Government Regulation of Youth Sports: Is it Time???

EL SEGUNDO, CA - JULY 11:  David Beckham plays a 20 minutes match with kids during an event with Zinedine Zidane , ADIDAS, MLS W.O.R.K.S. and Fieldturf to kick off Footprint Fields Community Program at the Campus El Segundo Athletic Fields on July 11, 2009 in El Segundo, California.  (Photo by Robert Laberge/Getty Images for ADIDAS)

A recent article at wdtn.com Channel 2, Ohio considers regulating youth sports, reported that the state of Ohio, and its athletic officials, believe it's time for the regulation of outside school youth sports. Their thoughts center on youth sports having grown into a "monster," a "$5 billion... industry" (The Columbus Dispatch), bringing with it issues that are not in the best interest of young athletes.

It is their contention:

"'We have done a disservice to our children and their families, because we have allowed the structure to grow into what it is,'" an opinion based on a five-part article published last year in The Columbus Dispatch where conclusions were drawn that "largely unregulated sports programs are pushing some children too hard and pressuring families to spend big money traveling the country for games, specialized training and the pursuit of elusive college scholarships."

I can attest to this traveling expense as my two daughters, both who played club sports, not only traveled to our U.S. Coasts to compete, but one who traveled all the way to Russia and the Dominican Republic. Were they great experiences for my kids? Yes. Were they of complete necessity? Hmm, not exactly sure about that.

The Athletic Director at Ohio State University, Gene Smith, chimes in with his opinion as he states:

"'We have had all these cottage industries pop up and convince families they have to fly to Connecticut or go to Vegas to compete against the best. I think it's a flawed system.'"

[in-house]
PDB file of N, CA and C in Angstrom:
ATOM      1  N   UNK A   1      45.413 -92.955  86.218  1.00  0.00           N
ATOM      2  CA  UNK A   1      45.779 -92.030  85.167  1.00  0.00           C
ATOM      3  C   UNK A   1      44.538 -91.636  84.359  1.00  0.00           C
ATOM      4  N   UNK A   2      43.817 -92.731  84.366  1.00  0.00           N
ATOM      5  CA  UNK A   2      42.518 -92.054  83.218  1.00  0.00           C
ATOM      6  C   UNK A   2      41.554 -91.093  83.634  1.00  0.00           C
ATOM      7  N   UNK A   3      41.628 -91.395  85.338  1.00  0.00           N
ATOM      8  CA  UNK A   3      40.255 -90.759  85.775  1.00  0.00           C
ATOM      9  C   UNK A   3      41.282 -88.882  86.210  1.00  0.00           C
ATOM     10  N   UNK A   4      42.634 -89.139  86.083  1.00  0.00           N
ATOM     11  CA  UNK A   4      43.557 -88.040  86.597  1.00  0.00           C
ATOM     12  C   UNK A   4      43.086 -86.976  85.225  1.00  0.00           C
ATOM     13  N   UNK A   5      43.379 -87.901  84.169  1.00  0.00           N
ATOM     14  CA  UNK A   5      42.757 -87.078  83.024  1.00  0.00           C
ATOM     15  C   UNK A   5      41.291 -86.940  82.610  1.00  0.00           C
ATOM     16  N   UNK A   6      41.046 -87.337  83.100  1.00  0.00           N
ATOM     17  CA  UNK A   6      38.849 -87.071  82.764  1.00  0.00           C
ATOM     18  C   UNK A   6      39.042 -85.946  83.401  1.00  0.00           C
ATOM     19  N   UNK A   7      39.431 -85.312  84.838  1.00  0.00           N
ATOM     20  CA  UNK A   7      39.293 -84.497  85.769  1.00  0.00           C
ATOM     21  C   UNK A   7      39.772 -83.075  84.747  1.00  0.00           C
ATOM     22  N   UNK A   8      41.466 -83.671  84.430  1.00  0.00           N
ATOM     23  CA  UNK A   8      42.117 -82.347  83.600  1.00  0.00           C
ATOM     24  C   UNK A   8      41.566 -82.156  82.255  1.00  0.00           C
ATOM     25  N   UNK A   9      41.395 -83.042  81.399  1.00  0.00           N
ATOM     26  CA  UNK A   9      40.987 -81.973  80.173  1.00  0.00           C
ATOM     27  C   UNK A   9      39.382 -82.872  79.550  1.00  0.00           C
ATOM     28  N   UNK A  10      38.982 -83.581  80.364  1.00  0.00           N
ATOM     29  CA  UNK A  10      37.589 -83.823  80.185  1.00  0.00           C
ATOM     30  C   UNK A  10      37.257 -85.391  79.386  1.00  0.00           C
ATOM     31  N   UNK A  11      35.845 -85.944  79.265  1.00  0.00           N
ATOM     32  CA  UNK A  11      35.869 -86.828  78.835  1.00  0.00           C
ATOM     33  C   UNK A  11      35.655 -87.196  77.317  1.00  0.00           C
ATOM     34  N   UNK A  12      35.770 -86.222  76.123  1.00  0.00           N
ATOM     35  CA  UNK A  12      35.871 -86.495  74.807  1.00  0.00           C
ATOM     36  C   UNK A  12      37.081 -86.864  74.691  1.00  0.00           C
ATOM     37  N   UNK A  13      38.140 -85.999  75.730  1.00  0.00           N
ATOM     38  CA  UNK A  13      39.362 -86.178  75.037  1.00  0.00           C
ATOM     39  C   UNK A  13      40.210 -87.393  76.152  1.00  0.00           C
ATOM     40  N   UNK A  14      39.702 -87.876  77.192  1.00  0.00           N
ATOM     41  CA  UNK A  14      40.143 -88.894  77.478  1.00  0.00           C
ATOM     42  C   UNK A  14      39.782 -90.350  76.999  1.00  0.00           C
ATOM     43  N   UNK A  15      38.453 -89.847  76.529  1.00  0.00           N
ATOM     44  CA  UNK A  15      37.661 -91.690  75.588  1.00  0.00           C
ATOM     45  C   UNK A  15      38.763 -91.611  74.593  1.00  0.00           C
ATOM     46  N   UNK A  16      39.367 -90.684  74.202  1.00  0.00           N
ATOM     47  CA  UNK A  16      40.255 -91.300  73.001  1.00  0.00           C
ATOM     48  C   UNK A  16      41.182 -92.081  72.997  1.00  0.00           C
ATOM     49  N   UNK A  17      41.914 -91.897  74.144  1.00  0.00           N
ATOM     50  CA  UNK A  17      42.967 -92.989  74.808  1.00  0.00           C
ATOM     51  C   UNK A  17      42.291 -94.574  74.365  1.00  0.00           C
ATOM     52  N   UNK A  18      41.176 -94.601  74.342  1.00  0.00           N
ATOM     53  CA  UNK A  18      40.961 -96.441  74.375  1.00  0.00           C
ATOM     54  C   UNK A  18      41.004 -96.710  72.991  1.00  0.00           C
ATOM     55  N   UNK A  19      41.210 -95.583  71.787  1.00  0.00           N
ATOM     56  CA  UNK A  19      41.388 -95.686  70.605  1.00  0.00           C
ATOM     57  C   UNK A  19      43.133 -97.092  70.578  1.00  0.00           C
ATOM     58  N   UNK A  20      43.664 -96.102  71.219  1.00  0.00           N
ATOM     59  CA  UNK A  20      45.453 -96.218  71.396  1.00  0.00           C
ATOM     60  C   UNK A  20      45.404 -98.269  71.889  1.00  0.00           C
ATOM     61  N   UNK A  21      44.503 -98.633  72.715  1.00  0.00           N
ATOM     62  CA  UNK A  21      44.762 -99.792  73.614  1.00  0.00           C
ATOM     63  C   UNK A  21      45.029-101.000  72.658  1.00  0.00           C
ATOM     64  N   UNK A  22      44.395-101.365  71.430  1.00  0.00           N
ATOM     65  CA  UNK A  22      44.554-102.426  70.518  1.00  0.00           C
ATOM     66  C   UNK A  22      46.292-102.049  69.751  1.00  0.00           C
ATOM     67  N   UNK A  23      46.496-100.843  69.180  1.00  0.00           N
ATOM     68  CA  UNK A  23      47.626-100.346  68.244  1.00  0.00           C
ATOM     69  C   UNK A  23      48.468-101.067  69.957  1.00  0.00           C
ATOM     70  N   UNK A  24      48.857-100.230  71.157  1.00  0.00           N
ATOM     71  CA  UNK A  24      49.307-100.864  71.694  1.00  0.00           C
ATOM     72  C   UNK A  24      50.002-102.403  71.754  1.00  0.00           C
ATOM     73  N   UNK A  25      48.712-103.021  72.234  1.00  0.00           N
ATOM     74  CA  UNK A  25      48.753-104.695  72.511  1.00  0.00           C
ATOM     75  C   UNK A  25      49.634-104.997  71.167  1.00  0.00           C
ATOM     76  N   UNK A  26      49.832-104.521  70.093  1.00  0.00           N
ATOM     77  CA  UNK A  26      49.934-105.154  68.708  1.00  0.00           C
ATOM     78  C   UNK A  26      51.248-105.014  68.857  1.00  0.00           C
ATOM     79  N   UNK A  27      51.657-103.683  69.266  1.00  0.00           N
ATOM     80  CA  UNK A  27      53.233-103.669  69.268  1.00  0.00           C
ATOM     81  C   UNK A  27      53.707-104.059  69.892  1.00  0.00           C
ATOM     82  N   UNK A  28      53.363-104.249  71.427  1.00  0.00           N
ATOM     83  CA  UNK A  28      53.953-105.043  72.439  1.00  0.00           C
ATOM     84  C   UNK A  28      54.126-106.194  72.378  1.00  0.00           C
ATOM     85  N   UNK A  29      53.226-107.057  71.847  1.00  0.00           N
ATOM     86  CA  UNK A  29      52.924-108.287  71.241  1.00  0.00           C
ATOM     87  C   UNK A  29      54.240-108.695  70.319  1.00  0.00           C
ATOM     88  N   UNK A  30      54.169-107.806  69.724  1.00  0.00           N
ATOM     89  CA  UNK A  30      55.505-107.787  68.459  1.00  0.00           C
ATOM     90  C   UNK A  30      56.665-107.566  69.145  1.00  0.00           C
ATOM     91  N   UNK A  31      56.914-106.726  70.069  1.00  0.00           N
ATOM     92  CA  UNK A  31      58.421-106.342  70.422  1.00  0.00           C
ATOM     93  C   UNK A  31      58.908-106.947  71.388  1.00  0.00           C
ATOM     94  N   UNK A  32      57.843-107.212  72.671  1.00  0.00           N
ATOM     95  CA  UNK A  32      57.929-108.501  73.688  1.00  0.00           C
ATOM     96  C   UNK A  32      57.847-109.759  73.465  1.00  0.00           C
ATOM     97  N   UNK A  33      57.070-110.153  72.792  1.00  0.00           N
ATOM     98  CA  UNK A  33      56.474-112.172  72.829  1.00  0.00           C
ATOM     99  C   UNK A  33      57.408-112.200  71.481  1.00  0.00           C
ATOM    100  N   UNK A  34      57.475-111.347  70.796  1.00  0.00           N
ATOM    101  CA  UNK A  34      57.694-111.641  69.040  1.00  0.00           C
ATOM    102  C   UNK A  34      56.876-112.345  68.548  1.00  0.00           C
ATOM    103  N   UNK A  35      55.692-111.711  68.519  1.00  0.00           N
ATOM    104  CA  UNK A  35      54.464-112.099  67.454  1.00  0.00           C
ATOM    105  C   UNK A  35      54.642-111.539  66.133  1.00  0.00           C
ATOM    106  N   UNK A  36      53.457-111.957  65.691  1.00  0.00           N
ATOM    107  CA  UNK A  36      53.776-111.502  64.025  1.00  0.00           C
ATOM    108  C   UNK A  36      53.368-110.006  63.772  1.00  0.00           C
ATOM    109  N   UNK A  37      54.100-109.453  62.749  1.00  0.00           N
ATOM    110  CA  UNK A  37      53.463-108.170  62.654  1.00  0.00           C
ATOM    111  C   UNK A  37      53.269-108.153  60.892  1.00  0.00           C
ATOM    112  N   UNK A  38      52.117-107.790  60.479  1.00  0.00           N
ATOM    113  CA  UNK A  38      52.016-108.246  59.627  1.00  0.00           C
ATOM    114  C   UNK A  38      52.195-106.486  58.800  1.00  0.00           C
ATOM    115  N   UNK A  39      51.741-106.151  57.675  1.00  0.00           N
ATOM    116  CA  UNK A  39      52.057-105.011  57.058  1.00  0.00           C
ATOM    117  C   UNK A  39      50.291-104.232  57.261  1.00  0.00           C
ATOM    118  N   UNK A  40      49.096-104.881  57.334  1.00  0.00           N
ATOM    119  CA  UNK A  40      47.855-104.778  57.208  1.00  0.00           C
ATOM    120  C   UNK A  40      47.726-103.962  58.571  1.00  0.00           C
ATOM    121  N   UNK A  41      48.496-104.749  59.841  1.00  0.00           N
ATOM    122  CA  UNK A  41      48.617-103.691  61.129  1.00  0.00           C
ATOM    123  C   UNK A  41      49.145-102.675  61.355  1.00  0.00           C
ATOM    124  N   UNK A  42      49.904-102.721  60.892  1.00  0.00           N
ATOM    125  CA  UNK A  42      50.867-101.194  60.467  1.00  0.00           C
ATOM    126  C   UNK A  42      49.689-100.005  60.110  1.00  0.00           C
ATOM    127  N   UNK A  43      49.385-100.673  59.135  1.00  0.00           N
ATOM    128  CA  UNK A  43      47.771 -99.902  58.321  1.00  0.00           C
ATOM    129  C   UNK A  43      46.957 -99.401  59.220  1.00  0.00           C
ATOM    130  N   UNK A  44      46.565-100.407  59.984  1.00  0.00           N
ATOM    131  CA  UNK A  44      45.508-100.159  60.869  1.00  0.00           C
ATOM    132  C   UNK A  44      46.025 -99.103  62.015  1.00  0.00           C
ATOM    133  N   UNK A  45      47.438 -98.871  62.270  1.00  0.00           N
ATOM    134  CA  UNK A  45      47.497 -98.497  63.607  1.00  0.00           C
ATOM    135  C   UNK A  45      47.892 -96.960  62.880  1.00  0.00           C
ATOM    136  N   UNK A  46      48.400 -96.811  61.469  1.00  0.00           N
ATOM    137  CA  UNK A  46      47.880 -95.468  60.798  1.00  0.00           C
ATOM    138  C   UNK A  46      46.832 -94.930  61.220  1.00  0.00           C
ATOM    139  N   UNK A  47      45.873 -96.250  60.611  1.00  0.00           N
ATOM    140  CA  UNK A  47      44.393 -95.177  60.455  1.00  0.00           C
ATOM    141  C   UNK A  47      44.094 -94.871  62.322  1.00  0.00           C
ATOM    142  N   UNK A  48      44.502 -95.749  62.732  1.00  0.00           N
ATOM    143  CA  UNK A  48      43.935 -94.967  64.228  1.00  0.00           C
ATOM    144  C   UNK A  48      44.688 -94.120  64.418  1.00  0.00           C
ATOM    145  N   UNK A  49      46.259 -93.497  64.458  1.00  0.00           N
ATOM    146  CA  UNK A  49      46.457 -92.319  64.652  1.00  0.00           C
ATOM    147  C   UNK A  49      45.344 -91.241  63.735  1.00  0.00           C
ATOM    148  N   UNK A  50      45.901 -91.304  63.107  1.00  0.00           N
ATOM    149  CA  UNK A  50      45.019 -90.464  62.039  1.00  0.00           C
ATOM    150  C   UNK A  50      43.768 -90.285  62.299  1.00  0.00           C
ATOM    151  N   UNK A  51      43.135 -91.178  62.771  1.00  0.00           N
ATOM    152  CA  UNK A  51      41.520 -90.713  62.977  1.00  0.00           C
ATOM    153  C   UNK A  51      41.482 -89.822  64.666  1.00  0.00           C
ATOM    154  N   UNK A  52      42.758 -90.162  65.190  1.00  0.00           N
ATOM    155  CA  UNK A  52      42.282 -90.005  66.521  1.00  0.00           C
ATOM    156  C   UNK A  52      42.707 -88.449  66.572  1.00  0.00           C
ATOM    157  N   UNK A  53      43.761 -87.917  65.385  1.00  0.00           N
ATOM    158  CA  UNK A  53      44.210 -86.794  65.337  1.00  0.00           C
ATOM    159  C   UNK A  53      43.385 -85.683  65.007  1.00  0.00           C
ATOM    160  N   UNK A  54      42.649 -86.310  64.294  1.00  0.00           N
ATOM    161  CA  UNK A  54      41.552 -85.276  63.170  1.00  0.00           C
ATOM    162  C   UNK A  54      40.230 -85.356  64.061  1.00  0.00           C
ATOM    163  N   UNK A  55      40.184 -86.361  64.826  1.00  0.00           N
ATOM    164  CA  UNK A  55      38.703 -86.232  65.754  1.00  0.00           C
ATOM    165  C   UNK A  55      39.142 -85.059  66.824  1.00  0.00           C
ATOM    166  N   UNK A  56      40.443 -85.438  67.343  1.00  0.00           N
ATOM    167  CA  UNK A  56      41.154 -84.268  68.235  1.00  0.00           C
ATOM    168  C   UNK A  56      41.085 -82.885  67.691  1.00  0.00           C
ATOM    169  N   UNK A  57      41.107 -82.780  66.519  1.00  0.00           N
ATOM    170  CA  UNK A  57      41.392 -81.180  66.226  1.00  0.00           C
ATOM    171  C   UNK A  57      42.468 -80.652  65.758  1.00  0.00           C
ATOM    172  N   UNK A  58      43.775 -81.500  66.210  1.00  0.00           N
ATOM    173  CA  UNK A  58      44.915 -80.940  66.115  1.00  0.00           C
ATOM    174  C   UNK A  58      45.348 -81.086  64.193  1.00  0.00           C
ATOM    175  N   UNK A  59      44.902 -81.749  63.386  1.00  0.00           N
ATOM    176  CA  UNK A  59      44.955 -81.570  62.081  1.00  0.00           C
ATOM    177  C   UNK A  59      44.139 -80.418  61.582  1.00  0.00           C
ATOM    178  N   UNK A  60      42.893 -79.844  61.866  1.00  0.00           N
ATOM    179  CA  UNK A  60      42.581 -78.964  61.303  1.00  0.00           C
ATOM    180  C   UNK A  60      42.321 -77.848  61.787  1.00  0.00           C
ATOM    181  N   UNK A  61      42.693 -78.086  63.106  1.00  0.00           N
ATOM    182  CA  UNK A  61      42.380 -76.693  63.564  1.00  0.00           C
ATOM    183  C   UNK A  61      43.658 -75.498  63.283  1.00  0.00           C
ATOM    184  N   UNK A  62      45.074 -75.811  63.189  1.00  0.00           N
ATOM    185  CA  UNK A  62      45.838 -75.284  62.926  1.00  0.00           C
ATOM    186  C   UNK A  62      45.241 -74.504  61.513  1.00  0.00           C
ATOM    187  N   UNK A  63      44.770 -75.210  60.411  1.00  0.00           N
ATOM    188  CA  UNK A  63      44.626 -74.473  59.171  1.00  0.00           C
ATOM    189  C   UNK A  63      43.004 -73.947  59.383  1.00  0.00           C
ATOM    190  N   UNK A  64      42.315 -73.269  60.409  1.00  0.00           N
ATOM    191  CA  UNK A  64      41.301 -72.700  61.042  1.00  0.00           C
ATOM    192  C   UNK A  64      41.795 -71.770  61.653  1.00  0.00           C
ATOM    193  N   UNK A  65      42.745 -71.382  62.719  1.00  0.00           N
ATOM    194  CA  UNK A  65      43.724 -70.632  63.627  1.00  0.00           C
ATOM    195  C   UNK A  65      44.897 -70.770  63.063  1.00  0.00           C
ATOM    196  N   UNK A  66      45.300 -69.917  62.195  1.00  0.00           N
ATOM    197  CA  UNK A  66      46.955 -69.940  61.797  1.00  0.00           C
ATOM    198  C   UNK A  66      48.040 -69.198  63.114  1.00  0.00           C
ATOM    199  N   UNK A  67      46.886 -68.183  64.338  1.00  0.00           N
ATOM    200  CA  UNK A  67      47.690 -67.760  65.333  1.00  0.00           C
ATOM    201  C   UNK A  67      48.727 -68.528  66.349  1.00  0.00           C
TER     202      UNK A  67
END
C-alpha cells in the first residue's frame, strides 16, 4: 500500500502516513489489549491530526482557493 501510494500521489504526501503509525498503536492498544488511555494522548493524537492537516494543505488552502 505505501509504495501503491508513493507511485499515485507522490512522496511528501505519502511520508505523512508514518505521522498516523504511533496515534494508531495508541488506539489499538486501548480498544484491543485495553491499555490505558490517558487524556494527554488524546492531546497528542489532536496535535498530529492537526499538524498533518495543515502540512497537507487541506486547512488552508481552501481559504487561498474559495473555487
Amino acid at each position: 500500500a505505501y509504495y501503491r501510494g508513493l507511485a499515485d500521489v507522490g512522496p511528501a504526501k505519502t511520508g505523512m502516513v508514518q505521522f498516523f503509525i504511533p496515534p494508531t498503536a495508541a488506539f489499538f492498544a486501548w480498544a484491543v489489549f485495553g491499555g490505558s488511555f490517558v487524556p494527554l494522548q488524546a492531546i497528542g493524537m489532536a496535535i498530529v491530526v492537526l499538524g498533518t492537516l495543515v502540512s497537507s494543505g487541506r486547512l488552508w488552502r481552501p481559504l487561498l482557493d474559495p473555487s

Jason Woods, left, and Casey Copeland, both 5, toss their hats in the air during Opening Day ceremonies for the Tustin Western Little League at Hewes Intermediate School Saturday...///ADDITIONAL INFO: llopeningday.0222.kjs1.jpg --- Photo by Kevin Sullivan, The Orange County Register -- 2/21/09..it's opening day for a couple of the local little leagues. we go to tustin western which is celebrating it's 50th anniversary. 45 teams ages 4-14. Contact will be there if you need more info for cutlines, etc. There will be a pancake breakfrast from 8 to 10:30, games begin at noon and opening ceremonies at 10:30..Photographed Saturday February 21, 2009 Photo via Newscom

Of course, there are always two sides to an issue. Jim Sturm (Mid-Ohio Select Soccer League president) doesn't believe there is any "need for a uniform set of standards in youth sports." He is quoted as saying, "'I don't see an overarching need for that,'" and "'That very well may be a proverbial solution in search of a problem.'"

Such a conundrum we have here. On the one hand, our youth sports culture does seem to be moving in a less than positive direction. "Winning at all costs" attitudes and a pervasive loss of perspective in sports is becoming more prevalent. And, with all the money involved, it is not likely too many club owners will want to see government controls dictating what they can and cannot do as owners; something that could, quite possibly, limit ways that they attract business and increase profits.

However, using government intervention and control to fix a problem does not always turn out to be the best answer. It does tend to get overblown, expensive (offices, agencies, etc.), and, in this case, put some limits on one's "freedom of choice." As it stands now, in our current system, parents (and their kids) can choose to not participate for outside clubs that place a high priority on concepts they do not believe in. There are other options presently available.

Government regulation of youth sports, an interesting dilemma. I'm not exactly sure where I stand on this one, how about you???

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